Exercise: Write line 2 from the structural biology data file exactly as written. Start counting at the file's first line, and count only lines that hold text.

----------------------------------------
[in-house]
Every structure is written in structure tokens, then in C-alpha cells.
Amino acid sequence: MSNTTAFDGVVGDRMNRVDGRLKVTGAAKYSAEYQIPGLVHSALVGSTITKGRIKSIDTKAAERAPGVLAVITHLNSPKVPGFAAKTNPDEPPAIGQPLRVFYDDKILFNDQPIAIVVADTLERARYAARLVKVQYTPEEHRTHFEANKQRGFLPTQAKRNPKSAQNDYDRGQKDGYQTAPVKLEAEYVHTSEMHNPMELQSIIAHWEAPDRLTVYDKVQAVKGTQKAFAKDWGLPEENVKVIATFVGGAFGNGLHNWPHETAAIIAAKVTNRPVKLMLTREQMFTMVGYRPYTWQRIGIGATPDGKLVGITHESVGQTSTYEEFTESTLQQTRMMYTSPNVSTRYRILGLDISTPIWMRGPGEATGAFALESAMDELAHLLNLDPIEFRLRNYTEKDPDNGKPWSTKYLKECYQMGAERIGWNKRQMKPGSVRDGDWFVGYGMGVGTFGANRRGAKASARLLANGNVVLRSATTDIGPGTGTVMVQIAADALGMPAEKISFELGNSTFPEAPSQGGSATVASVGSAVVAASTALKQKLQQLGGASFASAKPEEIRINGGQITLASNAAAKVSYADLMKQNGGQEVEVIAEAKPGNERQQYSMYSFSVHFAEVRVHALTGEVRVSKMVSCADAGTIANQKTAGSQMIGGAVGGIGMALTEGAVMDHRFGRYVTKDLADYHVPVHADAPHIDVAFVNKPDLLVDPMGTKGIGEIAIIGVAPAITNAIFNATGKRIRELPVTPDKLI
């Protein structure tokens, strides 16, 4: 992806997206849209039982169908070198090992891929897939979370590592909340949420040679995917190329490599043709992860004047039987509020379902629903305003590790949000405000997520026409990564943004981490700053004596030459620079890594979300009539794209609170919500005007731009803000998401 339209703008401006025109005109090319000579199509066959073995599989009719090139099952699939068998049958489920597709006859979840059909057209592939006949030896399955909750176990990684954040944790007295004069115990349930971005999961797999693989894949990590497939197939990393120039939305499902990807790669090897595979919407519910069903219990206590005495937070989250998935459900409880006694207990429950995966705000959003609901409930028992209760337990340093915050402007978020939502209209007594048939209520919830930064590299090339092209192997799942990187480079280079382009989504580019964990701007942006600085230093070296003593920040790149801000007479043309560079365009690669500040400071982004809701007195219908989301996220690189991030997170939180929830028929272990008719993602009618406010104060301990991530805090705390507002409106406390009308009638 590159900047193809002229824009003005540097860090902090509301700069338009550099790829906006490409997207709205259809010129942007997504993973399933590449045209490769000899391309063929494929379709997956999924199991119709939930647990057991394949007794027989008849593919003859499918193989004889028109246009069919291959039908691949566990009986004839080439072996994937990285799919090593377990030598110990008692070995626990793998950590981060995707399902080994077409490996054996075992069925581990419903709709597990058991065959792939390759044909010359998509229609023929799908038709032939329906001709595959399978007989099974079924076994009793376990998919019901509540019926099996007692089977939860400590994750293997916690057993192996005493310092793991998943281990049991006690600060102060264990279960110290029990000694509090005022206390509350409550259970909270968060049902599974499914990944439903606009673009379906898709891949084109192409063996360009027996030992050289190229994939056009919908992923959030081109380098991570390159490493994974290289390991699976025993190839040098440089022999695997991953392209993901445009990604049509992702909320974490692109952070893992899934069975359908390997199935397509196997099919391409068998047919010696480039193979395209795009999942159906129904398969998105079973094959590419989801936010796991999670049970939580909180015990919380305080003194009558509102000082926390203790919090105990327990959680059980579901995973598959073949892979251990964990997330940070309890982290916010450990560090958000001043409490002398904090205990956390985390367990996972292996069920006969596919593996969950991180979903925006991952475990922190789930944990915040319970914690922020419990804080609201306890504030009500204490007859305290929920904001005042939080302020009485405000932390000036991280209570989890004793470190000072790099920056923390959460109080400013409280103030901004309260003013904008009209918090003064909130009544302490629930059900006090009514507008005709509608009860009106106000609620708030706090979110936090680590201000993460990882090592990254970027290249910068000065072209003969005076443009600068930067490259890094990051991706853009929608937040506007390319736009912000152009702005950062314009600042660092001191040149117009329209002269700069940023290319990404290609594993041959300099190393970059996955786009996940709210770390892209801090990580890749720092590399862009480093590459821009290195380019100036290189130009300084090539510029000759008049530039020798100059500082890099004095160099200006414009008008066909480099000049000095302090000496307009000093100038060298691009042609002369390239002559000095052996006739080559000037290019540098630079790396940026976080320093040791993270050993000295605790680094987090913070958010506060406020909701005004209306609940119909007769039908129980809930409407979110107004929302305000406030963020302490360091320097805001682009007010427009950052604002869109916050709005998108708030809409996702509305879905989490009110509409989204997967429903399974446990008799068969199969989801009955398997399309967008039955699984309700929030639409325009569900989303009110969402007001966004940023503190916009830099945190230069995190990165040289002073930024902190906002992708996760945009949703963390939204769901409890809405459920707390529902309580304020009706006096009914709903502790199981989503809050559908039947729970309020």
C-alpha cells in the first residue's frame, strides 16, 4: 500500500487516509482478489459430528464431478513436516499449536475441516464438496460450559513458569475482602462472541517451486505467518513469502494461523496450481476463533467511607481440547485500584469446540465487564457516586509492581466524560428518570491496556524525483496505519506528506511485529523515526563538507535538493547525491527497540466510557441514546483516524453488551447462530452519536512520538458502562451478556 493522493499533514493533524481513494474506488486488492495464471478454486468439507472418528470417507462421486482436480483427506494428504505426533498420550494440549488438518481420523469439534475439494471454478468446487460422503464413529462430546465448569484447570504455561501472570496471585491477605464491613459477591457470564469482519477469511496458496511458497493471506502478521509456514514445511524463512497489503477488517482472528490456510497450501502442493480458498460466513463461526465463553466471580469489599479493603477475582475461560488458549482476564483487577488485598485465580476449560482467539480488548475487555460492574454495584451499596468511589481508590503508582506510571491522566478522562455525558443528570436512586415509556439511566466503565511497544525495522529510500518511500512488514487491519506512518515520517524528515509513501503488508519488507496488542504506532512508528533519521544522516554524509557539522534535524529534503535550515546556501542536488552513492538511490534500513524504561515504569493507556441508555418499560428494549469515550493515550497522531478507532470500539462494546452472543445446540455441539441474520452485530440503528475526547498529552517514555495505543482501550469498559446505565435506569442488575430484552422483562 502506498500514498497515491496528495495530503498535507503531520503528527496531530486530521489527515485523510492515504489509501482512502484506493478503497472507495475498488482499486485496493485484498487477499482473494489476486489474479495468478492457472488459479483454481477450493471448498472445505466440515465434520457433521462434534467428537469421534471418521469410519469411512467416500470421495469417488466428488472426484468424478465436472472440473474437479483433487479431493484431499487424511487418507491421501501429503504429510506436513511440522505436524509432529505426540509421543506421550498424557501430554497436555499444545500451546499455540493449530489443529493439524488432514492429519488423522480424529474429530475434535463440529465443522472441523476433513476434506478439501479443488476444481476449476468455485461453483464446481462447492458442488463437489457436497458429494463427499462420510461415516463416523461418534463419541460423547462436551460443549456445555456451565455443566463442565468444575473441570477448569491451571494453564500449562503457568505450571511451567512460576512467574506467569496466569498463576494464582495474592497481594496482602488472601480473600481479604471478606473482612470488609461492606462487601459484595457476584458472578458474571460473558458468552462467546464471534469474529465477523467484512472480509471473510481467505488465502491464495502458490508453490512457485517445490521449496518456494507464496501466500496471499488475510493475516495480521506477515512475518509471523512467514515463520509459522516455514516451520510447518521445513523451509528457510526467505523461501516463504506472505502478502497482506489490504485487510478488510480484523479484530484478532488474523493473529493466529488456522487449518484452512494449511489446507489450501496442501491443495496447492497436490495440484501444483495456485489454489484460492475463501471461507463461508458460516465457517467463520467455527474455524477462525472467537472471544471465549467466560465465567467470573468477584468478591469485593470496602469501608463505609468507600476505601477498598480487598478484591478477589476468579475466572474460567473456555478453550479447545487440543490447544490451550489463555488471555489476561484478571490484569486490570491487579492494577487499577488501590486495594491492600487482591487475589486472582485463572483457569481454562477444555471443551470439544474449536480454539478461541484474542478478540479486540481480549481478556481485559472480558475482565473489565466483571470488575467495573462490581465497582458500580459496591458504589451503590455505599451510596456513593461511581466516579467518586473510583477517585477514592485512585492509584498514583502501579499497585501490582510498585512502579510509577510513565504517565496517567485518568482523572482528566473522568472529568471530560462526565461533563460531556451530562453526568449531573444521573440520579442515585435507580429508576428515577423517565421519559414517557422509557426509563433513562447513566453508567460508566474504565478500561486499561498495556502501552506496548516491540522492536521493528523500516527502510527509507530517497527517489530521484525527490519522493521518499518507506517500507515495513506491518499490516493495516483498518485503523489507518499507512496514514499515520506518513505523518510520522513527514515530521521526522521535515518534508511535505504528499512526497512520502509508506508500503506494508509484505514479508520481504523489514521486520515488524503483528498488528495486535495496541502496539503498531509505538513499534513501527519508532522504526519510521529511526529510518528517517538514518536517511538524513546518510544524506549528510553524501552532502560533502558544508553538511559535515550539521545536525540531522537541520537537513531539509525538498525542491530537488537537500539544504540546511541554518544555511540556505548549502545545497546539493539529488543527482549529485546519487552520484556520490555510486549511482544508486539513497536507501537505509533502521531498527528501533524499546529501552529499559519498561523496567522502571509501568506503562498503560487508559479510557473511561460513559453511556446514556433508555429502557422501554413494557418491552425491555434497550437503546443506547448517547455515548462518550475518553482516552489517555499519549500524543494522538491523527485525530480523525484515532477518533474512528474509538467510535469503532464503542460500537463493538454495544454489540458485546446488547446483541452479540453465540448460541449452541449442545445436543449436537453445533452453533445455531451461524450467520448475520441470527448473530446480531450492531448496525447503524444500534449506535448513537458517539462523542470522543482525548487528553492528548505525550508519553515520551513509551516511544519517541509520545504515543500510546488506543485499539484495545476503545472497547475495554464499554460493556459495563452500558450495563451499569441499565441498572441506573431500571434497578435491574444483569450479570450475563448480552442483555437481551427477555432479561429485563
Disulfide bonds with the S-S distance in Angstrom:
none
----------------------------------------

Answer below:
Every structure is written in structure tokens, then in C-alpha cells.